of whom do you speak ?" " whose house is that?” As these Pronouns here precede the Nouns, of course they cannot be said to have an antecedent.
69. What sometimes stands for both Noun and Relative Pronoun; as, " What you say, is true," that is to say, " the thing which you say, is true.”. Indeed, you will find What, to have, in all cases, this signification ; for when we do not distinctly hear what is said to us, and inquiringly say, " what ?” our full meaning is, tell us that which you have just told us;” or “repeat to us the words which you have just spoken.' 70. DEMONSTRATIVE PRONOUNS.
These are called so, because they demonstrate, or point out, the Nouns, before which they are placed, or for which they sometimes stand. They are, This, That, These, and Th 18e, This and That apply to singular Nouns; These and Those
to plural ones. A few paragraphs above, you had That as a Relative; here you have it as a Demonstrative; and you know that it is sometimes a Conjunction. Now let me give you an example, in which you will find it acting in these three capacities.
That book that you gave me, is so poorly printed, that it can scarcely be read.'' The first That is a Demonstrative Pronoun; the second, a Relative; and the third a Conjunction, which merely serves to connect the effect of the printing with the cause of that effect; that is, with the printirg itself.
71. This word, That, is of great use in our language; and can be placed immediately after another word like itself, for several times, and yet make sense, though destitute of beauty. Thus: “s'hat that that that man told me, was not true." *
This sentence no doubt presents to you a queer appearance, and hns a much qucerer sound. It is exceedingly awkward, but still it is not what you may suppose it to be. The same tone of voice should not be given to all the “lhats;" for if it be, I know that they will be monotonous and senseless.
But if a strong emphasis be placed on the second and fourth “thats," and the two others sounded but slightly, thus, “that that that that man told me,” the meaning will be easily obtained. The first “that," is a Demonstrative Pronoun ; the second is a Noun; meaning that thing that story, that affair, or the like; the third is a Relative Pronoun, and the fourth a Demonstrative. Perhaps the sentence quoted, is, however, more ingenious than useful. Indeed in my opinion, it is; and I merely give it to show you the various offices which the word “that" may fulfil.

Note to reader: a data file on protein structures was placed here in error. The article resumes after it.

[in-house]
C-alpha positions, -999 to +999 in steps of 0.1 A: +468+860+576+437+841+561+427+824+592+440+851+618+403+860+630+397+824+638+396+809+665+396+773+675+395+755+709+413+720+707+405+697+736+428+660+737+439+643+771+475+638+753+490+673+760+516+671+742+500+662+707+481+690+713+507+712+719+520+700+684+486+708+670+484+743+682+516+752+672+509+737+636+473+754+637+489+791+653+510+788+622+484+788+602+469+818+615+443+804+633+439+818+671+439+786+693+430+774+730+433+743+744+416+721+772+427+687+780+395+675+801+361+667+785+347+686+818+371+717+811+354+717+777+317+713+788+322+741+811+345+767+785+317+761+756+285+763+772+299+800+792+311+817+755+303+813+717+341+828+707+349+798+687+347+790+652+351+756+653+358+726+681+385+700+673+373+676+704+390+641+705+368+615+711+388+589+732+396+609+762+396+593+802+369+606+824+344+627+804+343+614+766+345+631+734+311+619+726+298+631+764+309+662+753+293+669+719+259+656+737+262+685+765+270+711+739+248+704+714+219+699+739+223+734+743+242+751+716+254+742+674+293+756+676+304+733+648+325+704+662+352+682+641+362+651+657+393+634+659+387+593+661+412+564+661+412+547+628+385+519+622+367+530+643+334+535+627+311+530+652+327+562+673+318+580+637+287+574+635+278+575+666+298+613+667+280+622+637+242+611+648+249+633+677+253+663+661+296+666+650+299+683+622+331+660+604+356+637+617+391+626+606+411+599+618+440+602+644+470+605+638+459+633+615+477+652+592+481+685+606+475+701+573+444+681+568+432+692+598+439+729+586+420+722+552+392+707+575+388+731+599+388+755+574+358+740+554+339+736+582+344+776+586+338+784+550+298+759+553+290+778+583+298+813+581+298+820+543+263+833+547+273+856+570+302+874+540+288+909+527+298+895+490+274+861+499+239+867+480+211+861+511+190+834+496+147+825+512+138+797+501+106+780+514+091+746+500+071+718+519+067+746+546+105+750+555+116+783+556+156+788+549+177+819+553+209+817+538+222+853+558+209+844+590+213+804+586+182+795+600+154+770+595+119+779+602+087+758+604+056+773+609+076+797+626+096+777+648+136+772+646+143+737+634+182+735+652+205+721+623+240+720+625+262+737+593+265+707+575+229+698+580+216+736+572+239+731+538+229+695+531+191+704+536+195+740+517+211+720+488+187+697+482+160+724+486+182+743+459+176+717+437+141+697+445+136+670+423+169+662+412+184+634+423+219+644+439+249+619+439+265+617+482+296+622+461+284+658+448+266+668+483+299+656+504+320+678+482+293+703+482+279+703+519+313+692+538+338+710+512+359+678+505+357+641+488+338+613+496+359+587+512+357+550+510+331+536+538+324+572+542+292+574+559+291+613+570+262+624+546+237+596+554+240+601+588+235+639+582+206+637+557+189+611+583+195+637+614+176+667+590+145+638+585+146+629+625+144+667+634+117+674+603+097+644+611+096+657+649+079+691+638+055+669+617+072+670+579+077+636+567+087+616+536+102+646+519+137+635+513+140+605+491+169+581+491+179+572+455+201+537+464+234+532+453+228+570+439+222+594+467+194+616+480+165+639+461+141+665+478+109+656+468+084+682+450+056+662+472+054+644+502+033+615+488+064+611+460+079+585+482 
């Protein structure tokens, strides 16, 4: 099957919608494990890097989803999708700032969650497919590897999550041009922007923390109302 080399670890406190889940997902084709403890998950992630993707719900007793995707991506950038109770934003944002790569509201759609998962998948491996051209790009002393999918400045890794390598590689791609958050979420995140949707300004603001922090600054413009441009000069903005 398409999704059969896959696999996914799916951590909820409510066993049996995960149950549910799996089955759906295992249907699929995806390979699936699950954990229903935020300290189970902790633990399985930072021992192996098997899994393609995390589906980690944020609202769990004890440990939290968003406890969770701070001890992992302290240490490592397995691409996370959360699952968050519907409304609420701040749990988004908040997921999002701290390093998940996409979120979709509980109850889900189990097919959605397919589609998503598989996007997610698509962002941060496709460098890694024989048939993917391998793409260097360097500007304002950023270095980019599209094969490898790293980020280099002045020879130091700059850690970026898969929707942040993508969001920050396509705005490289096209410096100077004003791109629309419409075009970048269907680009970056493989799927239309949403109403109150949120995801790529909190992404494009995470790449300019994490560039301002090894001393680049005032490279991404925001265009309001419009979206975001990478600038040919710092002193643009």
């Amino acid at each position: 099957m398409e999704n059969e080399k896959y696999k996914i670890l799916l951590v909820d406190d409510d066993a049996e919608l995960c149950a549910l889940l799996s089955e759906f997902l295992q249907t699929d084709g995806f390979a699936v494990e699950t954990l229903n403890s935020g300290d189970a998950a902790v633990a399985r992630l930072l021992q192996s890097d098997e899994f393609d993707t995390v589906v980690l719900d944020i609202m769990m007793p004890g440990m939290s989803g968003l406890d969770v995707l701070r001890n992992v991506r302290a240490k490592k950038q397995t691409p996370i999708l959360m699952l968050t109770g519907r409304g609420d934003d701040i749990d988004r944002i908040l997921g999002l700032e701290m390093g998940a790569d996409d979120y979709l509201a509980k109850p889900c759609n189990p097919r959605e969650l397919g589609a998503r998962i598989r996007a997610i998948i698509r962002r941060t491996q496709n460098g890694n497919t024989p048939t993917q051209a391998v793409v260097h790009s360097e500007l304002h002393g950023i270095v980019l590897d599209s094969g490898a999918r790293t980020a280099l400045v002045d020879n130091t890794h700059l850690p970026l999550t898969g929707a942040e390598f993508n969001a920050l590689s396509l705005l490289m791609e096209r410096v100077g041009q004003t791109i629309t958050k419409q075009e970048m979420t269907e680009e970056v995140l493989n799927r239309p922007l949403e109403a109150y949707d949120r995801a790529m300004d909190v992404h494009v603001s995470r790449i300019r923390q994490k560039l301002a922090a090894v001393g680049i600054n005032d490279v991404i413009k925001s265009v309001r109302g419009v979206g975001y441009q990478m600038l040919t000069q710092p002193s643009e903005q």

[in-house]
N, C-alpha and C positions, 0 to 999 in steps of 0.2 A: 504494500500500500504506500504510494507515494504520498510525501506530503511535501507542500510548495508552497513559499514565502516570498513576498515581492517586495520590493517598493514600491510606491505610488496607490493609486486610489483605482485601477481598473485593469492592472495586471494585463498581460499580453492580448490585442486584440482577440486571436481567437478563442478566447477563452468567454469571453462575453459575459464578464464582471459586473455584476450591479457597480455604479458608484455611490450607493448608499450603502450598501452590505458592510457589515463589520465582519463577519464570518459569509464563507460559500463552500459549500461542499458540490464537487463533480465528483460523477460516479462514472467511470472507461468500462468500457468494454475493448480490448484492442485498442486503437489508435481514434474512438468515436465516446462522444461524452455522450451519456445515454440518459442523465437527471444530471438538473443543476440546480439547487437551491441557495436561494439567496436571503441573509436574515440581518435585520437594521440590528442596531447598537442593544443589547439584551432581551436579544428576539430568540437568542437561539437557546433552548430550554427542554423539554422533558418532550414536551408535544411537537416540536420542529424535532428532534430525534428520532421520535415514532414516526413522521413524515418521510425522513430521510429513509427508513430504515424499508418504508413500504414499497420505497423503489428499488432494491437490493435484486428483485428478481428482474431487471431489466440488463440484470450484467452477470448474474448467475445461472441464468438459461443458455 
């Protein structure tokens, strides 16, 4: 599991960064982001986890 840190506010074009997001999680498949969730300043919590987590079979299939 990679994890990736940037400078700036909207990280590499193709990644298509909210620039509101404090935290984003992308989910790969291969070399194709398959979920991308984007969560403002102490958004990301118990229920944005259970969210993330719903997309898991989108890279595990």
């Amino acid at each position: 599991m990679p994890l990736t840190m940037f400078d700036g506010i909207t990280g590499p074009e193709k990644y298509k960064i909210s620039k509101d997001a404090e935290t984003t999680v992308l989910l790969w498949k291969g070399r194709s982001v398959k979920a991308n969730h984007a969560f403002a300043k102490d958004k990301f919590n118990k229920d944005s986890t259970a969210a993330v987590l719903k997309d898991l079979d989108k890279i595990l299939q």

72. I will conclude this letter with a brief notice of the INDETERMINATE PRONOUNS, which are so called, because they express their objects in a general and inde. terminate nianner. Most of these Pronouns are also Ad. jectives. They must be considered Pronouns, only when they are used alone; that is to say, without Nouns. Thus :
* In looking over the Spectator, I find that there is in No. 81, a similar combination of thats. The sentence, however, that em. braces these words, was written nearly two years ago; and without the knowledge of the existence of any similar one.
May 4th 1840.
a one is often injured by the duplicity of one person or another." The first “one,” is a Pronoun; the last, an Adjective; as is the word • another;" for a Noun is understood to follow, though not expressed. These Indeterminate Pronouns are, one, any, each. more, some, other, edery, either, many, all, neilher, whatever, whoever, and some others; but all of them words subject to no variation in orthography, and all of very common use.
ETYMOLCGY OF ADJECTIVES.
MY YOUNG FRIEND,
73. Do you recollect what was said concerning Adjectives? If you do not, just look back at Letter III, paragraphs 18 and 19, and read carefu'ly what is there written.
74. In English, Ar'jectives have no changes to express gender, or number, or case, or person ; that is to say, do not change their form to agree with the gender or number of the Noun which they express the quality or property of. In French they do. Let me give you an example : French.
The white horse.
Les vaches blanches, Here you see, that the French Adjective changes to ex press gender, and also number; but that the English Ad. jective is always the sanie. The latter however, changes to express something else: It changes to express degrees of comparison. Adjectives, you know, express the qualities and properties of Nouns; and as these qualities and properties, may be possess d in a greater degree by one person, than by another, the Adjectives have degrees of comparison, or changes in their endings to suit these vary. ing circumstances. Thus, a man may be strong, but another may be stronger, and a third may be the strongest.
The white horses.